‘Rust’ Trial: What Does Armorer’s Guilty Verdict Mean for Alec Baldwin?

Rexa Vella

‘Rust’ Trial: What Does Armorer’s Guilty Verdict Mean for Alec Baldwin?

When the “Rust” trial began two weeks ago, Mary Carmack-Altwies, the district attorney in Santa Fe, N.M., sent a campaign message to supporters.

In it, she made it clear that the case is not just about Hannah Gutierrez Reed, the young armorer who was convicted Wednesday in the 2021 gun accident that killed cinematographer Halyna Hutchins.

Without naming him, the D.A. conveyed that her office is really focused on a bigger fish: Alec Baldwin, the producer and actor who pulled the trigger.

“Here’s what is critical to me: in the First Judicial District, no one is above the law. No one,” she wrote. “No one avoids culpability due to fame, wealth, or connections in my jurisdiction.”

After a series of stumbles in the case, Carmack-Altwies got a much-needed win when the jury returned a guilty verdict on involuntary manslaughter. (The jurors acquitted Gutierrez Reed of a charge of tampering with evidence.) The D.A. had initially planned to prosecute the case herself, but stepped aside last year amid controversy, handing the job to two private attorneys, Kari Morrissey and Jason Lewis.

Carmack-Altwies is up for re-election, and is facing a challenge from her predecessor, Marco Serna, in the June 4 Democratic primary. Serna has criticized the decision to outsource the case and to hire a PR professional, who arranged for national TV interviews to coincide with the announcement of the charges last year.

In an interview on Thursday, Serna acknowledged that the special prosecutor had ably handled the Gutierrez Reed trial.

“Ms. Morrissey is a good attorney,” he said. “Clearly, she got a guilty verdict.”

But he added that he still has concerns, noting that the “Rust” prosecutors have been paid by a special appropriation from the state government.

“Taxpayers have paid $600,000 at this point,” he said. “You have a full staff of attorneys. I disagree with spending that much on special prosecutors. I would trust my own office.”

Morrissey and Lewis will also handle Baldwin’s trial, which is set to begin July 9. Attorneys who followed the first trial had mixed opinions on whether the outcome was a good or bad sign for Baldwin.

“He might have had an uncomfortable night last night,” said John Day, a criminal defense lawyer in Santa Fe and a former prosecutor. “This special prosecution team has shown that they can win.”

At the same time, Baldwin’s lawyers can point to the conviction as proof that Gutierrez Reed — not her managers, not the producers — was singularly to blame for bringing a live bullet to set and loading it into his gun.

“It can go either way,” said Kate Mangels, a criminal defense attorney at Kinsella Holley Iser Kump Steinsapir LLP. “On the one hand, it shows that a jury is willing to find criminal liability for what arguably is workplace negligence or poor management. On the other hand, it could be that she, as the armorer, is the only one ultimately responsible.”

Baldwin’s lawyers got a preview of the key testimony in the case and a sense of how the prosecutors may approach him. Baldwin’s local lawyer, Heather LeBlanc, sat in the audience throughout the trial, a couple rows behind the defense table.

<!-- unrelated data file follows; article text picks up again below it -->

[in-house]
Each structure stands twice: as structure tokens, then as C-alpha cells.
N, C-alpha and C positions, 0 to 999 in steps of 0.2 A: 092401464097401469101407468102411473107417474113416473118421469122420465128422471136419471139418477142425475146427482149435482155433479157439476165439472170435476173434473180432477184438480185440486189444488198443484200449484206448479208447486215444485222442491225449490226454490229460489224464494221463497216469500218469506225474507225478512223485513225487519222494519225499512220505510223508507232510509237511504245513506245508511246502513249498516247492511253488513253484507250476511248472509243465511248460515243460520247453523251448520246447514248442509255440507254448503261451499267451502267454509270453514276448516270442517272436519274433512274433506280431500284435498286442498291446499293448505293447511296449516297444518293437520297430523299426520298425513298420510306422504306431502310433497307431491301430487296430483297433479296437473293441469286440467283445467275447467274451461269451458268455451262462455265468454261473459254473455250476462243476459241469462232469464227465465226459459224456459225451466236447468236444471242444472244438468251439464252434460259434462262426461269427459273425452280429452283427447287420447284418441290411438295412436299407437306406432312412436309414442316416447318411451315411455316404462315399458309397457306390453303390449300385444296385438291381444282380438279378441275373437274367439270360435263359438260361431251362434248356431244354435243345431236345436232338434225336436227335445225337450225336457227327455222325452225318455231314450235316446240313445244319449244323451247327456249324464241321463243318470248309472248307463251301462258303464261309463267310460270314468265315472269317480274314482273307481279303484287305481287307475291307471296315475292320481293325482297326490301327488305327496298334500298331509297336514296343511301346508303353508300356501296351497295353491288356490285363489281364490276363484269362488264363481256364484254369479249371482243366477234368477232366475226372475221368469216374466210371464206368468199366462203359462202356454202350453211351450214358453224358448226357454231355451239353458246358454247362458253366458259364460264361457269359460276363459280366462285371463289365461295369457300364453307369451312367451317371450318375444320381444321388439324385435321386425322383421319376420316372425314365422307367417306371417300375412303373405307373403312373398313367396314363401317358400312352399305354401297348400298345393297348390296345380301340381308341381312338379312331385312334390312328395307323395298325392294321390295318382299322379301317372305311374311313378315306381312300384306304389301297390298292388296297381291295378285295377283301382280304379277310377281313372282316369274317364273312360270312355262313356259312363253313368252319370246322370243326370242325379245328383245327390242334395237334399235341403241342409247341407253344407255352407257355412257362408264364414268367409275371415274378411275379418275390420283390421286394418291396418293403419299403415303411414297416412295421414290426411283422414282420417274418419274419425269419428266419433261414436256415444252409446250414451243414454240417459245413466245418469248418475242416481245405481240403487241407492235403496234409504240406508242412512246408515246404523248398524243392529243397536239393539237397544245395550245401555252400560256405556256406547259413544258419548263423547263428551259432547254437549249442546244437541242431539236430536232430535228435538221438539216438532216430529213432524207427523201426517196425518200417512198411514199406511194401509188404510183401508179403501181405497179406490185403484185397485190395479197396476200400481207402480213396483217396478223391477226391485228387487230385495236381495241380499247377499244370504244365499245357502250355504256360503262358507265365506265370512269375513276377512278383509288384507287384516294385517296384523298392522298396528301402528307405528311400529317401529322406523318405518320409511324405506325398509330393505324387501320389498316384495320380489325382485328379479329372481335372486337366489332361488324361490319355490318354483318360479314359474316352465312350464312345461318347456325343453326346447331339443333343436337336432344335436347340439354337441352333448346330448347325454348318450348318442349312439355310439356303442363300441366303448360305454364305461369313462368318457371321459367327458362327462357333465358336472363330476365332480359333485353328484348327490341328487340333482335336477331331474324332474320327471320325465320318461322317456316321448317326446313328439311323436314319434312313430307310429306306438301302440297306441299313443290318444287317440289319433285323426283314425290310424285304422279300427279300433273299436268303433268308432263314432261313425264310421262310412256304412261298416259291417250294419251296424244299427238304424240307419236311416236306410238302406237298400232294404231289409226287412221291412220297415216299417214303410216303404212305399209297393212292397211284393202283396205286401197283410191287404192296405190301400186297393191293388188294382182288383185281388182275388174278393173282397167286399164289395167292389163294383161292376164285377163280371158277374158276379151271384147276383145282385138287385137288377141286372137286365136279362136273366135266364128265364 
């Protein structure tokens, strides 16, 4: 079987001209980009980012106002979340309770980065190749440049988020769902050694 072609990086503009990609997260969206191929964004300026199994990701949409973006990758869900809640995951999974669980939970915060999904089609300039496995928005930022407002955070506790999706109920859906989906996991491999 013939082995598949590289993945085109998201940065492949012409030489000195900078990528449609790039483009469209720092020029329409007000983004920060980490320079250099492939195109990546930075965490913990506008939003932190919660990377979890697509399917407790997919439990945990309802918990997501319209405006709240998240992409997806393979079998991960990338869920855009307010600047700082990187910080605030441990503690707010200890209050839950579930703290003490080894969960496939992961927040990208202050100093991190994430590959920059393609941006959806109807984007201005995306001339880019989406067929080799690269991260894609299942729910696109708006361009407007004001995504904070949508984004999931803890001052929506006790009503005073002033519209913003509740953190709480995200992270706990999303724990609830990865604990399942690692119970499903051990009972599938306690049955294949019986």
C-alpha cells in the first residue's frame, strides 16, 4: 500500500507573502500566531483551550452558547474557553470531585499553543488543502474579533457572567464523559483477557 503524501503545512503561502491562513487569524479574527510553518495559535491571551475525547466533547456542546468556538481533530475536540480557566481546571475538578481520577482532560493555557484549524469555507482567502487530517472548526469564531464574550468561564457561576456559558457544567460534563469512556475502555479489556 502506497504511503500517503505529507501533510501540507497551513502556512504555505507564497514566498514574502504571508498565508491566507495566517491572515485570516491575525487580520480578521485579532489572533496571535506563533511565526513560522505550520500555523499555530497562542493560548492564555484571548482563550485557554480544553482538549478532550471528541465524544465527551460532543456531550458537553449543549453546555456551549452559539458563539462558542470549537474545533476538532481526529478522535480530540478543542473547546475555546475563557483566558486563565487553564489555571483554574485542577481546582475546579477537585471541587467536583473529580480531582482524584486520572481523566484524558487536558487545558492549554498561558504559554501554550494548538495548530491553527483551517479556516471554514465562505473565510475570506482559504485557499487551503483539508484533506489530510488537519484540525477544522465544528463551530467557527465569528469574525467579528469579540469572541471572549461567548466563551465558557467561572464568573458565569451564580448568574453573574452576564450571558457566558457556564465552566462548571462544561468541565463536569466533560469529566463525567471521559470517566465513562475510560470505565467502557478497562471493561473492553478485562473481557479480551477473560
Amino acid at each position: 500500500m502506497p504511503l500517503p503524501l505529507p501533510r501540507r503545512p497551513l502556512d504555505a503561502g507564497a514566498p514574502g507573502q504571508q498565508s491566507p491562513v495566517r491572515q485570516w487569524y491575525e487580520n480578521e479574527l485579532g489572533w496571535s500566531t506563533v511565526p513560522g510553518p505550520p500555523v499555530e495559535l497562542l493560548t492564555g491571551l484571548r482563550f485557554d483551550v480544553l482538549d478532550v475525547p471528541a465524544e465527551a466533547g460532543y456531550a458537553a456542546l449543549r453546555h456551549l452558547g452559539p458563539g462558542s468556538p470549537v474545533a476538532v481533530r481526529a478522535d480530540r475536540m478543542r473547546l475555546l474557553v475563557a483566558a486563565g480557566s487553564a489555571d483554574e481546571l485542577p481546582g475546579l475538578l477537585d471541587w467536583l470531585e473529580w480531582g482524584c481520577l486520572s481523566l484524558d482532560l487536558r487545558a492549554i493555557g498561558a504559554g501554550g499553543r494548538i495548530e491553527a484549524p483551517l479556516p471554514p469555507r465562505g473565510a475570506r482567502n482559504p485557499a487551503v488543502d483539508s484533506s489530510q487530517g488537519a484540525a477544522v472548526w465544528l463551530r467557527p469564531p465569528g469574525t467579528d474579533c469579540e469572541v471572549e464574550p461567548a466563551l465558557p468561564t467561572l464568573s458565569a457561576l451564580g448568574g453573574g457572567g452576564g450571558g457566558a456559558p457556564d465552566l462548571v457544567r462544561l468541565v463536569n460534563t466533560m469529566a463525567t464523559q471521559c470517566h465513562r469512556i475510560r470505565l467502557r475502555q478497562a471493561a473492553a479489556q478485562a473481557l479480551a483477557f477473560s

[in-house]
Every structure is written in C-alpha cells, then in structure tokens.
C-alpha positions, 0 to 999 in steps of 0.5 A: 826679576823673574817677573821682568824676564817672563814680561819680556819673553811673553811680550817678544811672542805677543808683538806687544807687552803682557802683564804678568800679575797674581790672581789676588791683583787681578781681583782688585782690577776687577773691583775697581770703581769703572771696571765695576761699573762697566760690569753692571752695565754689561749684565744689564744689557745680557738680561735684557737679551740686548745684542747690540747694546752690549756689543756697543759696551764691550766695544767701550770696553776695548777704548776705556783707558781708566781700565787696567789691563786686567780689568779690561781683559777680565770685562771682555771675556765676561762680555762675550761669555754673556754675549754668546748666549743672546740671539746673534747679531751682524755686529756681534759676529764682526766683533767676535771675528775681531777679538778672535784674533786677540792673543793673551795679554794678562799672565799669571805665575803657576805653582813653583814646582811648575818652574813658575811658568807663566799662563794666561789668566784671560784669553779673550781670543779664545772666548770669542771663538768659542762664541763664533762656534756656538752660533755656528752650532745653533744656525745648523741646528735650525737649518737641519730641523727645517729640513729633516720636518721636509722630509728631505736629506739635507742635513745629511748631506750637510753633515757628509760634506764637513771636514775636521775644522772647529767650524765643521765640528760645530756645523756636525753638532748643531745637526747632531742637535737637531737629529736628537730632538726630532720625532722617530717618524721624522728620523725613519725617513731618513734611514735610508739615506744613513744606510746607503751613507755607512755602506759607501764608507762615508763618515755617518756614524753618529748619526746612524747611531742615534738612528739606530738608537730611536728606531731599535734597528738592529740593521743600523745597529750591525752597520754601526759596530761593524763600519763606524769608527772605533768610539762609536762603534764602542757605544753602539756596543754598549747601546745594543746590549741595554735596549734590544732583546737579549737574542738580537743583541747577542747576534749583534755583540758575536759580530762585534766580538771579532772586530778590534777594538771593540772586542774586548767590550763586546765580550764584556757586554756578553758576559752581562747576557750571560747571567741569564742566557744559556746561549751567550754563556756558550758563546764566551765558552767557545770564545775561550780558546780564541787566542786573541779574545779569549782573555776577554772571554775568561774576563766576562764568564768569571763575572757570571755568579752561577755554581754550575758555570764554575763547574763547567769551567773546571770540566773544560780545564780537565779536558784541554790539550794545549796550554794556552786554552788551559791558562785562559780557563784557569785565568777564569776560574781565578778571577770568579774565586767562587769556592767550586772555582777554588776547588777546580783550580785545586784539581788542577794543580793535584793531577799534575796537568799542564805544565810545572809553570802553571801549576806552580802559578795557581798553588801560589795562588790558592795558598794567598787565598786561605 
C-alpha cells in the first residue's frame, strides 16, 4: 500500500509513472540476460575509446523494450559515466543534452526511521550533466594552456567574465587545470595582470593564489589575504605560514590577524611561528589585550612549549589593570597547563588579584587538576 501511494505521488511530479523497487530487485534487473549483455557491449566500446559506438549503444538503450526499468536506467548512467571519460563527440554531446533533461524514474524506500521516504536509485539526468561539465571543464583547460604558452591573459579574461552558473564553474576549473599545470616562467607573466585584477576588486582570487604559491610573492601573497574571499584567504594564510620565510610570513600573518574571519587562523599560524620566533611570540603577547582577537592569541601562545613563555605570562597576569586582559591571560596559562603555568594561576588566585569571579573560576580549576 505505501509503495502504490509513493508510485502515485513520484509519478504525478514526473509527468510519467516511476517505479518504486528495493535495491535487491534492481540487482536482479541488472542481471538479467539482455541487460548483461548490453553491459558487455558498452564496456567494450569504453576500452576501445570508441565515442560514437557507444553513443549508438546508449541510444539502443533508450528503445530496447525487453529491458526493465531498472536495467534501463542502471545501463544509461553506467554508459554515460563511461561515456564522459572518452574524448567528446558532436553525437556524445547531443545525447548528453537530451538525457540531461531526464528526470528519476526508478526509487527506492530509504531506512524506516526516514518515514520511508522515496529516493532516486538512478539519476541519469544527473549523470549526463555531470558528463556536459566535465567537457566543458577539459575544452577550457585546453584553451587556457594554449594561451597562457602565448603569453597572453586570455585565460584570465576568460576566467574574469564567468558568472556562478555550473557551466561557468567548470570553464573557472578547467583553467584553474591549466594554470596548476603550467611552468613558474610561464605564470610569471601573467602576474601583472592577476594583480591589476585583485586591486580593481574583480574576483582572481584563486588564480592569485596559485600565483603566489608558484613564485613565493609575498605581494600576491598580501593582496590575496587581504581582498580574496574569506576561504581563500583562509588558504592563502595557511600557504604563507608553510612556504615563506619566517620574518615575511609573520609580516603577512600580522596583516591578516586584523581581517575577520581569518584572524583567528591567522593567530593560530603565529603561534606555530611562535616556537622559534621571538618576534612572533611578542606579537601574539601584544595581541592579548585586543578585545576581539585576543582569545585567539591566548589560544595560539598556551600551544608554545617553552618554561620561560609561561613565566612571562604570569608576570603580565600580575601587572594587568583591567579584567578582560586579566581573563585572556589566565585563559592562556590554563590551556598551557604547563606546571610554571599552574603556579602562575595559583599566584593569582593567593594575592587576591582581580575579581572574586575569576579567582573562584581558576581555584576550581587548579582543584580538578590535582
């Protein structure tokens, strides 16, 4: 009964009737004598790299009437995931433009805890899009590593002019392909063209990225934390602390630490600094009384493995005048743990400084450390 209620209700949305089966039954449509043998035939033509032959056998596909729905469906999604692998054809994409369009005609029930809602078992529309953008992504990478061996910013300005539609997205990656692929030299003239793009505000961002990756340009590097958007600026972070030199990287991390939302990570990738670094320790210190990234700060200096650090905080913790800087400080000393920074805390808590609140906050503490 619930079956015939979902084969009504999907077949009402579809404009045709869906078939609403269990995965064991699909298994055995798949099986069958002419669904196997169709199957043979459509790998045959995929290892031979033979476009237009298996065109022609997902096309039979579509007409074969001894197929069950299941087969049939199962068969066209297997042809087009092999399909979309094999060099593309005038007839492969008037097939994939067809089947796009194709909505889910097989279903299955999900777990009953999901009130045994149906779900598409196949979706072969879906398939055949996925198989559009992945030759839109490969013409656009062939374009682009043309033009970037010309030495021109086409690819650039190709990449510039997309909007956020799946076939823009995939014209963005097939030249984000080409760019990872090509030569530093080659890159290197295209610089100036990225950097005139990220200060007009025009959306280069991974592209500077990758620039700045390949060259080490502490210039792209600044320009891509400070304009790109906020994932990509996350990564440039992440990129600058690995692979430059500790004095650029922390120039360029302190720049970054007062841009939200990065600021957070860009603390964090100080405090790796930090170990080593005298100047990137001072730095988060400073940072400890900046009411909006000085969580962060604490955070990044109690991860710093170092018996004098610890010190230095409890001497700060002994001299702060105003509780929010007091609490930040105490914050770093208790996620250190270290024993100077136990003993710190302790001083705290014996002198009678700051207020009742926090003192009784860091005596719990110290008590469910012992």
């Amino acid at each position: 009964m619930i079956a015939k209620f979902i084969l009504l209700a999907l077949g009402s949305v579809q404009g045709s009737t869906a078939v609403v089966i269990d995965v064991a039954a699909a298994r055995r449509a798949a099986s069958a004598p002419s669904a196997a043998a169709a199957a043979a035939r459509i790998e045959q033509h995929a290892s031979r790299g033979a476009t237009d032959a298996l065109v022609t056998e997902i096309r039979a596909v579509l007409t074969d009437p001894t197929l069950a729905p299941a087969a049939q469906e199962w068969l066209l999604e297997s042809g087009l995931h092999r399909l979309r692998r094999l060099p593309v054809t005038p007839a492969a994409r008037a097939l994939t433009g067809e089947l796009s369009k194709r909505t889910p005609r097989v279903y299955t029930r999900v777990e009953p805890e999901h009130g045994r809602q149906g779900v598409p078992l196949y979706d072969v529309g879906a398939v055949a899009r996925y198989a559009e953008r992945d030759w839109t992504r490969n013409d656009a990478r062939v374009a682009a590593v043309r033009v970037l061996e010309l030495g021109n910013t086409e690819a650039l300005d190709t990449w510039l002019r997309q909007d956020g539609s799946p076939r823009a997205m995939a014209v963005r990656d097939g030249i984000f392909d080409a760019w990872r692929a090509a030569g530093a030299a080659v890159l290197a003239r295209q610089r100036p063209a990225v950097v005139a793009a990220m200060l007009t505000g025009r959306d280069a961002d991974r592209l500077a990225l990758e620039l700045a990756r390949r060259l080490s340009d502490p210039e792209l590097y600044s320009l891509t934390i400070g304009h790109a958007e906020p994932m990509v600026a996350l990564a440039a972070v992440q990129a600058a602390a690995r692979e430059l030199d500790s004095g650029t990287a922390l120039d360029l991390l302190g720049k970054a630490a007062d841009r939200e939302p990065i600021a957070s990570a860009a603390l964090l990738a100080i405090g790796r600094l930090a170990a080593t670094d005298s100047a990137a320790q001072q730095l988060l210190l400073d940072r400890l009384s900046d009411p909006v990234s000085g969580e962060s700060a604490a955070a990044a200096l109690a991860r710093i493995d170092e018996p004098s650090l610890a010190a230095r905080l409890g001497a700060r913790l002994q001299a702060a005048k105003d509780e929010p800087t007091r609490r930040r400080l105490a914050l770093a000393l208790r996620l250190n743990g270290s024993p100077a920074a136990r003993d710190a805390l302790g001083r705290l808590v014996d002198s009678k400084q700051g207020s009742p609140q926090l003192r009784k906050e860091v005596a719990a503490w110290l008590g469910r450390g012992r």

At times, it appeared that the prosecutors went out of their way to put on evidence that cut more against Baldwin than against Gutierrez Reed.

The prosecutors spent considerable court time rebutting Baldwin’s claim that he did not pull the trigger, demonstrating that his gun must have been in working order when it fired — even though Gutierrez Reed’s defense did not dispute that.

And, in the biggest revelation of trial, the prosecutors played outtakes in which Baldwin could be seen rushing the crew to “reload,” using his pistol as a pointer, firing blanks at the camera while in close proximity to it, and firing a blank — punctuated by an expletive — after “cut” had been yelled.

The footage made the point that Baldwin not only contributed to safety problems on “Rust,” but also appeared to be the man in charge.

Some crew members who testified against Gutierrez Reed also faulted Baldwin for failing to adhere to safety rules. Ross Addiego, the dolly grip, said that he didn’t recall anyone standing up to him on the set, and agreed that Baldwin was “the big boss.”

Asked why Baldwin needed to be holding a real gun when the cameras weren’t even rolling yet, Addiego said: “Mr. Baldwin always wanted to use his hero props.”

In her closing argument, Morrissey took a few swipes at Baldwin that suggested she would portray him to a Santa Fe jury as a Hollywood big shot. At one point, she alluded to a claim that Baldwin was acting like a “prima donna” and bossing everyone around on set.

“This is Hollywood for heaven’s sakes,” the prosecutor said. “I would imagine that’s relatively common.”

She even appeared to be baiting Baldwin, calling him “an A-list actor — if in fact that’s what you want to call him.” She repeatedly noted that Baldwin will be facing his own jury, and that his culpability is not being overlooked.

“Did Mr. Baldwin also contribute (to the death) when he pointed the gun at people and pulled the hammer back and — regardless of what you said to George Stephanopoulos — pulled the trigger?” she asked. “Yes… We’ll deal with that another time.”

Baldwin’s team declined to comment.

His lawyers are expected to file pre-trial motions that they hope will narrow down the case, and exclude the theory that he is criminally responsible as a producer of the film.

In a statement on Wednesday, the D.A. thanked the special prosecutors for their work on the case, but again made it clear that their work is not over.

“District Attorney Carmack-Altwies supports the special prosecutors as they continue to fight for justice in this matter.”

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